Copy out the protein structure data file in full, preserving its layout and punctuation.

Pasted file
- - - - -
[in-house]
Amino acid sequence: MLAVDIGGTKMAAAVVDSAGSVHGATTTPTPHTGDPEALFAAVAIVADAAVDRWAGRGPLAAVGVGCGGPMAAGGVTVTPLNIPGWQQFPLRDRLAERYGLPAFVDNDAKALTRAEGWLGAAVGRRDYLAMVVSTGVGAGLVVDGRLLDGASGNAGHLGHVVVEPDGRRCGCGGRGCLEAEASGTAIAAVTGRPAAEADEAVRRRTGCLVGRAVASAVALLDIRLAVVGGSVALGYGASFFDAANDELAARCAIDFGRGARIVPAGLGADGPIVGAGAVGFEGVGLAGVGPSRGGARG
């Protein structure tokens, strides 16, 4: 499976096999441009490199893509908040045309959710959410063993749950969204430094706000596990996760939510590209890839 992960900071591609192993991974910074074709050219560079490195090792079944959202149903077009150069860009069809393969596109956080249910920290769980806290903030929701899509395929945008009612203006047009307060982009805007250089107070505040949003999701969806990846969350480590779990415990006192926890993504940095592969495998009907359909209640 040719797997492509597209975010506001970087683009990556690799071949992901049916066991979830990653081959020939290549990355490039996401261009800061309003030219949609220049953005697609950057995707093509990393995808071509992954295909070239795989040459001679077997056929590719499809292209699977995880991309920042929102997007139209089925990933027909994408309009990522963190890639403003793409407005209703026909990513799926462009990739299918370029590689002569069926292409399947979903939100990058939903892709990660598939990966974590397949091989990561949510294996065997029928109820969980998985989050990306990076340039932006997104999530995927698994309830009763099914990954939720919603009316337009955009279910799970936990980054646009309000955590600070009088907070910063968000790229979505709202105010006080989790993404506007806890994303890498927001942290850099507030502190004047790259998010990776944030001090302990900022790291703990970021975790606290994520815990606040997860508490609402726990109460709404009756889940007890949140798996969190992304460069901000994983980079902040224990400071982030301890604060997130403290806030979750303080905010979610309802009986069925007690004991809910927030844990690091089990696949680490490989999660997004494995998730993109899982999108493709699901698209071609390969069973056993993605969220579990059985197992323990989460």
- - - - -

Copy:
[in-house]
Amino acid sequence: MLAVDIGGTKMAAAVVDSAGSVHGATTTPTPHTGDPEALFAAVAIVADAAVDRWAGRGPLAAVGVGCGGPMAAGGVTVTPLNIPGWQQFPLRDRLAERYGLPAFVDNDAKALTRAEGWLGAAVGRRDYLAMVVSTGVGAGLVVDGRLLDGASGNAGHLGHVVVEPDGRRCGCGGRGCLEAEASGTAIAAVTGRPAAEADEAVRRRTGCLVGRAVASAVALLDIRLAVVGGSVALGYGASFFDAANDELAARCAIDFGRGARIVPAGLGADGPIVGAGAVGFEGVGLAGVGPSRGGARG
């Protein structure tokens, strides 16, 4: 499976096999441009490199893509908040045309959710959410063993749950969204430094706000596990996760939510590209890839 992960900071591609192993991974910074074709050219560079490195090792079944959202149903077009150069860009069809393969596109956080249910920290769980806290903030929701899509395929945008009612203006047009307060982009805007250089107070505040949003999701969806990846969350480590779990415990006192926890993504940095592969495998009907359909209640 040719797997492509597209975010506001970087683009990556690799071949992901049916066991979830990653081959020939290549990355490039996401261009800061309003030219949609220049953005697609950057995707093509990393995808071509992954295909070239795989040459001679077997056929590719499809292209699977995880991309920042929102997007139209089925990933027909994408309009990522963190890639403003793409407005209703026909990513799926462009990739299918370029590689002569069926292409399947979903939100990058939903892709990660598939990966974590397949091989990561949510294996065997029928109820969980998985989050990306990076340039932006997104999530995927698994309830009763099914990954939720919603009316337009955009279910799970936990980054646009309000955590600070009088907070910063968000790229979505709202105010006080989790993404506007806890994303890498927001942290850099507030502190004047790259998010990776944030001090302990900022790291703990970021975790606290994520815990606040997860508490609402726990109460709404009756889940007890949140798996969190992304460069901000994983980079902040224990400071982030301890604060997130403290806030979750303080905010979610309802009986069925007690004991809910927030844990690091089990696949680490490989999660997004494995998730993109899982999108493709699901698209071609390969069973056993993605969220579990059985197992323990989460």